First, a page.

The U.S.-Russia "reset" begins phase two this week, as Russian President Dmitry Medvedev tours the United States and ends up face to face with U.S. President Barack Obama, almost exactly one year after their last summit meeting in Moscow.
Opinions on how the reset is going so far span the entire range of intellectual thought. Those who see Russia as a potentially constructive partner for the West are inclined to view the administration's policy so far as a largely successful start to a new warming of ties.
The White House points to the new START agreement and improved cooperation on Afghanistan and Iran as evidence that its strategy is working.
But for those who see Medvedev as little more than a puppet of Prime Minister Vladimir Putin, a ruthless operator who is simultaneously reasserting Russian dominance over its near abroad while repressing opposition and rule of law at home, the reset has failed to tackle tough issues while foolishly elevating Russia's status in world affairs.
"It's pretty clear that, whether you like it or not, the U.S.-Russia relationship has significantly improved," said Nixon Center President Dimitri Simes. "There is, however, the serious question of why it was improved, and most important, to what end."
Analysts hope this week's summit will at least clarify the debate.
"This is where we get to see if the reset is more than the sum of its parts," said Toby Gati, a former National Security Council senior director for Russia.
The Obama administration, Gati said, deliberately de-linked difficult issues in the U.S.-Russia relationship to allow progress on what was easier. Now, most of the low-hanging fruit has been plucked, and what remains are issues like Georgia, missile defense, and nuclear technology sharing, where the two countries remain much farther apart.
"Now we can find out, did the reset make a difference on the issues that are more difficult?" Gati said. "Let's dive into the deep end. That's where we are now."
Medvedev's itinerary shows that modernization of the Russian economy -- which he has tried to make one of his signature issues -- is high on his agenda. He'll tour Silicon Valley and meet with tech leaders Tuesday, speak at Stanford University Wednesday, and then eventually wind up in Washington for a meeting hosted by the Chamber of Commerce before he sits down with Obama Thursday.
White House spokesman Tommy Vietor said that the two presidents will discuss President Medvedev's economic modernization and innovation agenda.
"President Obama has said that he would like to increase focus on our economic and trade relations, which are more limited than they should be given the size and strength of our economies," Vietor said. "We expect to discuss Russia's bid for WTO membership as well as the interruption of American poultry exports to Russia."
Even the WTO bid could prove divisive.
Fred Bergsten and Anders Aslund of the Peterson Institute of International Economics argued last week in an article for Foreign Policy that "the remaining hurdles are modest" and said that the United States should try to strike a deal this week, but others in Washington disagree.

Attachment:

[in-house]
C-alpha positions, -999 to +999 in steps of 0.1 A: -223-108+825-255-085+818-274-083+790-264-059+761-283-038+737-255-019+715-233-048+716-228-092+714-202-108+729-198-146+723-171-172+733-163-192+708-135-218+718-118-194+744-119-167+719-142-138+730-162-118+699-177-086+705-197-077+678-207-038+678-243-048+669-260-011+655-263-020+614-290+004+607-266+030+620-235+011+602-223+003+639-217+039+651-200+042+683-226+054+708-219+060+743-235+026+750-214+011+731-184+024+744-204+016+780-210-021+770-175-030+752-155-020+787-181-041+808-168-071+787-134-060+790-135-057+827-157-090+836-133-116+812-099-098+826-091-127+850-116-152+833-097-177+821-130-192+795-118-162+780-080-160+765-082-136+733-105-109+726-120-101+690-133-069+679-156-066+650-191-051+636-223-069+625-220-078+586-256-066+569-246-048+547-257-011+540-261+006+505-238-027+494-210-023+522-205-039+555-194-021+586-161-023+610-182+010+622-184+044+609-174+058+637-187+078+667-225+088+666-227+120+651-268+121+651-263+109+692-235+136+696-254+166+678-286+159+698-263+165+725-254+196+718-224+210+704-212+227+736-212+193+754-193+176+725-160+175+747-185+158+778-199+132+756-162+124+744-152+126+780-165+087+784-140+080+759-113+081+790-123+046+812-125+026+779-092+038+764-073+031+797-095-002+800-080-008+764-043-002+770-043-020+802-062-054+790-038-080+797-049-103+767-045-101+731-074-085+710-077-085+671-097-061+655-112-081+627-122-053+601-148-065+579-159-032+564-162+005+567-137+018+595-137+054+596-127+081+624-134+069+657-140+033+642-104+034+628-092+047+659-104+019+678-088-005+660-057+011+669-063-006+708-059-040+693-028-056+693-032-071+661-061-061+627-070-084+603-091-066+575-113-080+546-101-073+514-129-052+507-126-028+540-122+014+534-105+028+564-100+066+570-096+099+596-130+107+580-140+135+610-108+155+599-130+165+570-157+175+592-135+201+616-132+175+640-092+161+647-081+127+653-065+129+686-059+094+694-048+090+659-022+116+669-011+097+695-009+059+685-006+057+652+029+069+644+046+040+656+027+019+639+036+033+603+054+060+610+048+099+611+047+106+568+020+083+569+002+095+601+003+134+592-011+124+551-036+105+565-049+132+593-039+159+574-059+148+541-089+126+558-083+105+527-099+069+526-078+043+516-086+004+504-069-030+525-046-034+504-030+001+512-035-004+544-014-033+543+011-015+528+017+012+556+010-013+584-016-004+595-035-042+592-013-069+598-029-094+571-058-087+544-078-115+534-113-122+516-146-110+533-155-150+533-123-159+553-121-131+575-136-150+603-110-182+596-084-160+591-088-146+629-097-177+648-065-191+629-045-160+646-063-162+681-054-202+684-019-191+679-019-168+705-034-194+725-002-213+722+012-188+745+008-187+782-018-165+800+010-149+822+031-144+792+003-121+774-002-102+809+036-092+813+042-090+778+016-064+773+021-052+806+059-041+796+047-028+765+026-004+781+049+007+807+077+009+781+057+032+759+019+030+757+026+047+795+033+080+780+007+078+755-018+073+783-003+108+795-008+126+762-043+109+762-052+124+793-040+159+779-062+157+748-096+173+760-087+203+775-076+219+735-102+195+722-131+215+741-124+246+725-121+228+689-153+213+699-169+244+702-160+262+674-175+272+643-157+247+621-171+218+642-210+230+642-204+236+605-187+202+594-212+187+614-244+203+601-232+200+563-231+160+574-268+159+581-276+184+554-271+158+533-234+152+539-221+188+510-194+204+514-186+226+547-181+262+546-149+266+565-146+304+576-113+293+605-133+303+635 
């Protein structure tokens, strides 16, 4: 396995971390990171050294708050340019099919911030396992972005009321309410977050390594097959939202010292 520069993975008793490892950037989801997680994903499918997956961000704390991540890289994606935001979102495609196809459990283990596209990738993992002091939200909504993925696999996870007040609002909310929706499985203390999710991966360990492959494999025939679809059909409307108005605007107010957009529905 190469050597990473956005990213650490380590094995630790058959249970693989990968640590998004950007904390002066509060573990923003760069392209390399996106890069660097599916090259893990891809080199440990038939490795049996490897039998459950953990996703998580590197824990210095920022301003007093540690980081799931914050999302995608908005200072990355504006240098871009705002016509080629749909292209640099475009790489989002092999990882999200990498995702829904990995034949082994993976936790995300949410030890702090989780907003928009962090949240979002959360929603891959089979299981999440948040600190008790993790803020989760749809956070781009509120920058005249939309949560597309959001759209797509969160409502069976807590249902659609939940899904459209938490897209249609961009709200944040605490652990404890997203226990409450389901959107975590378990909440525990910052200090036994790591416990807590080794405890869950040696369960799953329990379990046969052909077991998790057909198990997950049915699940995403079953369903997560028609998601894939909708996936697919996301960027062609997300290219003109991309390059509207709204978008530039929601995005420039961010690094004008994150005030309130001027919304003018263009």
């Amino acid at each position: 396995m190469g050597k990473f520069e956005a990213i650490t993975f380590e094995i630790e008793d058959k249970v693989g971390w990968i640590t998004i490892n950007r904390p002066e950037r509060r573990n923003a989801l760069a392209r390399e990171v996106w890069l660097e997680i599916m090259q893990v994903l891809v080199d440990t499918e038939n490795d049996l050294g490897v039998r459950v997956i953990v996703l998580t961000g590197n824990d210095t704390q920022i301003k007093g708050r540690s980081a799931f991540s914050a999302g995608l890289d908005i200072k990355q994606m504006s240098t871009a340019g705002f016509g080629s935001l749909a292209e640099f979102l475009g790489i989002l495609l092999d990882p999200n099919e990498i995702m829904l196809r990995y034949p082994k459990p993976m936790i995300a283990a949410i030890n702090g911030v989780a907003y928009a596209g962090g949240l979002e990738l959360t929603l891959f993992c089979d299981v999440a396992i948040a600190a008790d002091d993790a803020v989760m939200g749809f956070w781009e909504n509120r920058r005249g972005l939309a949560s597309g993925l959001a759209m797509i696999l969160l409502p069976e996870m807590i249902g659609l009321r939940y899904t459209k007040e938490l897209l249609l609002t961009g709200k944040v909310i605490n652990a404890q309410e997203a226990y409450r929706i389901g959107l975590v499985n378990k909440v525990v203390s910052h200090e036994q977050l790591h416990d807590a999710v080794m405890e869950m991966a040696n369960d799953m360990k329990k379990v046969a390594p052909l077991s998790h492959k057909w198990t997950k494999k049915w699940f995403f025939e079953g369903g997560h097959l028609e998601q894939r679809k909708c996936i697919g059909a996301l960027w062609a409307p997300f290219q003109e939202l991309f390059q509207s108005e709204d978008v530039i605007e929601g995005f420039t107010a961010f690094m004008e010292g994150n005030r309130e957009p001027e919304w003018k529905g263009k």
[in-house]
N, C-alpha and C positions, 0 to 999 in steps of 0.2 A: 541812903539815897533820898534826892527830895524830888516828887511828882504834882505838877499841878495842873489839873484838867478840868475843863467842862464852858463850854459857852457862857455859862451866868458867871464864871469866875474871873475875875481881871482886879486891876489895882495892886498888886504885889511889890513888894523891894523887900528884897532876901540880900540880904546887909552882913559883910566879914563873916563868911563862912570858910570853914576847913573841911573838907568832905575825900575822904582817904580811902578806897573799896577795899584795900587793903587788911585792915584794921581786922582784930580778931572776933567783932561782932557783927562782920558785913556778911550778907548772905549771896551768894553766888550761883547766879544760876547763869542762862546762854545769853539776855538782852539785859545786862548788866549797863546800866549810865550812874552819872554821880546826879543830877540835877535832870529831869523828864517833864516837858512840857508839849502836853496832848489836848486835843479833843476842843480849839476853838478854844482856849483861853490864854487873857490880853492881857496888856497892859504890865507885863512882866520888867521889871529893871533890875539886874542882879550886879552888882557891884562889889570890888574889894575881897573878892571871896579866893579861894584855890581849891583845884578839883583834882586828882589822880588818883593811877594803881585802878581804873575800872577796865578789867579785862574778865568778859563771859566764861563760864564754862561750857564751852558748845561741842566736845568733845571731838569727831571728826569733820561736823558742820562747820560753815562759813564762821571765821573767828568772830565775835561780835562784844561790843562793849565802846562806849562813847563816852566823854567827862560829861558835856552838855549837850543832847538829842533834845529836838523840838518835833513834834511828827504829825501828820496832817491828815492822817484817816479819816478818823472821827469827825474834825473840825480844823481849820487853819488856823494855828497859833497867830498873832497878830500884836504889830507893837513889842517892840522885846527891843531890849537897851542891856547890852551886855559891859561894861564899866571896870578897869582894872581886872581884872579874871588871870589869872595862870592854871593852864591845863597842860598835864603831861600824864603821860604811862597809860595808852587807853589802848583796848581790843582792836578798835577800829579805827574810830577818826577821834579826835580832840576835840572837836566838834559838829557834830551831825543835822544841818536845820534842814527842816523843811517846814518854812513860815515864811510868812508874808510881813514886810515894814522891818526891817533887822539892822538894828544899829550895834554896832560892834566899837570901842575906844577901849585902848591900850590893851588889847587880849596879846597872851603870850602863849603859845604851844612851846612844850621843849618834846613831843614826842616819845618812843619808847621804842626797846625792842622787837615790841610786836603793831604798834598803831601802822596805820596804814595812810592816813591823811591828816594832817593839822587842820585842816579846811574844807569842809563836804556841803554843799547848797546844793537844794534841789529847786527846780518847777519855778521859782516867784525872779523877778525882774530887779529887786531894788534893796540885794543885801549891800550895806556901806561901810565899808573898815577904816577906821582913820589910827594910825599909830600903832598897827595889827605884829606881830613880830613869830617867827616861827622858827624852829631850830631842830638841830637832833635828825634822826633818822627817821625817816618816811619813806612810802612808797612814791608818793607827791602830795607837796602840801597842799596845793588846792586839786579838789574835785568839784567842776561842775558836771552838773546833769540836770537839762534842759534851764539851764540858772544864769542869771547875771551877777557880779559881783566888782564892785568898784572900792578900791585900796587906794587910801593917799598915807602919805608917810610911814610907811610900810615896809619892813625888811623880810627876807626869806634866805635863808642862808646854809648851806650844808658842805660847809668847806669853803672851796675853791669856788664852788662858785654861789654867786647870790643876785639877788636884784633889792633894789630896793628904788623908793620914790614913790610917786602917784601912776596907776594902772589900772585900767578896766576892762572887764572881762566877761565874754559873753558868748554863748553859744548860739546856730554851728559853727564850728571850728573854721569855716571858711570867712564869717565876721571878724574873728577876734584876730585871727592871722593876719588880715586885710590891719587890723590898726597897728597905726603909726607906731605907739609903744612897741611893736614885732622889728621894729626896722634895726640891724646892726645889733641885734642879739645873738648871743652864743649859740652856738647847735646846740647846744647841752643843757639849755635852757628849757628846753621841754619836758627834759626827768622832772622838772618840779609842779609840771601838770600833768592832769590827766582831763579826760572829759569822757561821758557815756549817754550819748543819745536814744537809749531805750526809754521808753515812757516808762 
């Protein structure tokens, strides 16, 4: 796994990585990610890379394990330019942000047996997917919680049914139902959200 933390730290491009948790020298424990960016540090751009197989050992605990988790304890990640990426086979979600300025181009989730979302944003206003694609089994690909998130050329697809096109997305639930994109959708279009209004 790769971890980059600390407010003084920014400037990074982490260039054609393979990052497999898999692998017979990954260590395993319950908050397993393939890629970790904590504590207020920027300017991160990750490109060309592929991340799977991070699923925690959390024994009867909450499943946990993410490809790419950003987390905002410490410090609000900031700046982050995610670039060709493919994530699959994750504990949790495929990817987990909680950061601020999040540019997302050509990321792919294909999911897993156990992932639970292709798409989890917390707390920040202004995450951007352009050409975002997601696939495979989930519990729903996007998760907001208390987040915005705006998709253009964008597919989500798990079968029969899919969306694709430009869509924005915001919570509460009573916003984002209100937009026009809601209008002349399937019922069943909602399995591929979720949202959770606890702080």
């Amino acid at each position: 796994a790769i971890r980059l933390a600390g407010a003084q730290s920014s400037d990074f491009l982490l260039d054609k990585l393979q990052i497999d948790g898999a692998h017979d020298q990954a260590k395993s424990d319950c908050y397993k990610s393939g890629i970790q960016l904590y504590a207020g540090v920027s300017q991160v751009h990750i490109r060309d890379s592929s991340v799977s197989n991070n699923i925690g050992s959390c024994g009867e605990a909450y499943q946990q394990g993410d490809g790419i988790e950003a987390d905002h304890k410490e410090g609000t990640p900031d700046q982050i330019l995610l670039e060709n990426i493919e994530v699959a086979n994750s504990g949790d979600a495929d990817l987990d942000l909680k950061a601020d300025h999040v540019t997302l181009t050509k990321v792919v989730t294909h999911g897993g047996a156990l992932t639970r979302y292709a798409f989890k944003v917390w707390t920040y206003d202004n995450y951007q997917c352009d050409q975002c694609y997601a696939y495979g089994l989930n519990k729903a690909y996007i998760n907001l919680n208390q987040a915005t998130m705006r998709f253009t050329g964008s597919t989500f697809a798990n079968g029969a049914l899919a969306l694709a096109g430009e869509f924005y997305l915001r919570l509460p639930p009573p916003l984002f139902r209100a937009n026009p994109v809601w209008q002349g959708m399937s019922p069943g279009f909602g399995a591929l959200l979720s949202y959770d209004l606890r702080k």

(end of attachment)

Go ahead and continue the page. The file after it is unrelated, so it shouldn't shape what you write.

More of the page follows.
"The fact that Russia is not in the WTO is not America's fault; it is Russia's fault," said former Deputy Assistant Secretary of State for European and Eurasian Affairs David Kramer.
Russia was close to WTO membership last year when it upset the negotiations by announcing the formation of a customs union with Belarus and Kazakhstan, Kramer noted.
"The problem is that the relationship itself became the goal; it became the end, and that's why there are these claims of significant success and this has given the impression to the Russians that we need this relationship more than they do," Kramer said.
And while the administration can try not to link big issues, Kramer argued, in some cases they are linked in ways that are simply unavoidable. Any WTO member country can potentially thwart Russia's accession, including Georgia.
Georgia is the one issue where NSC Senior Director for Russia Michael McFaul has admitted there has been "no progress" on what he calls the Russian "occupation" of Abkhazia and South Ossetia.
Assistant Secretary of State Phillip Gordon said that Obama will raise the issue with Medvedev. "We are clear and strong on standing by Georgia and its territorial integrity," Gordon said.
The linkage will also come from Congress. Many on Capitol Hill are pointing to Obama's statement that the Georgia issue is "no longer an obstacle" to moving forward with a civilian nuclear agreement with Iran as evidence that linkage exists.
Lawmakers will also want to see Russia commit not to sell the S-300 missile to Iran before agreeing to allow the nuclear deal to go through, and Republicans in particular will be watching closely to see what Medvedev says about missile defense in relation to the new START nuclear reduction treaty.
John Hudson reports on national security and foreign policy from the Pentagon to Foggy Bottom, the White House to Embassy Row, for The Cable.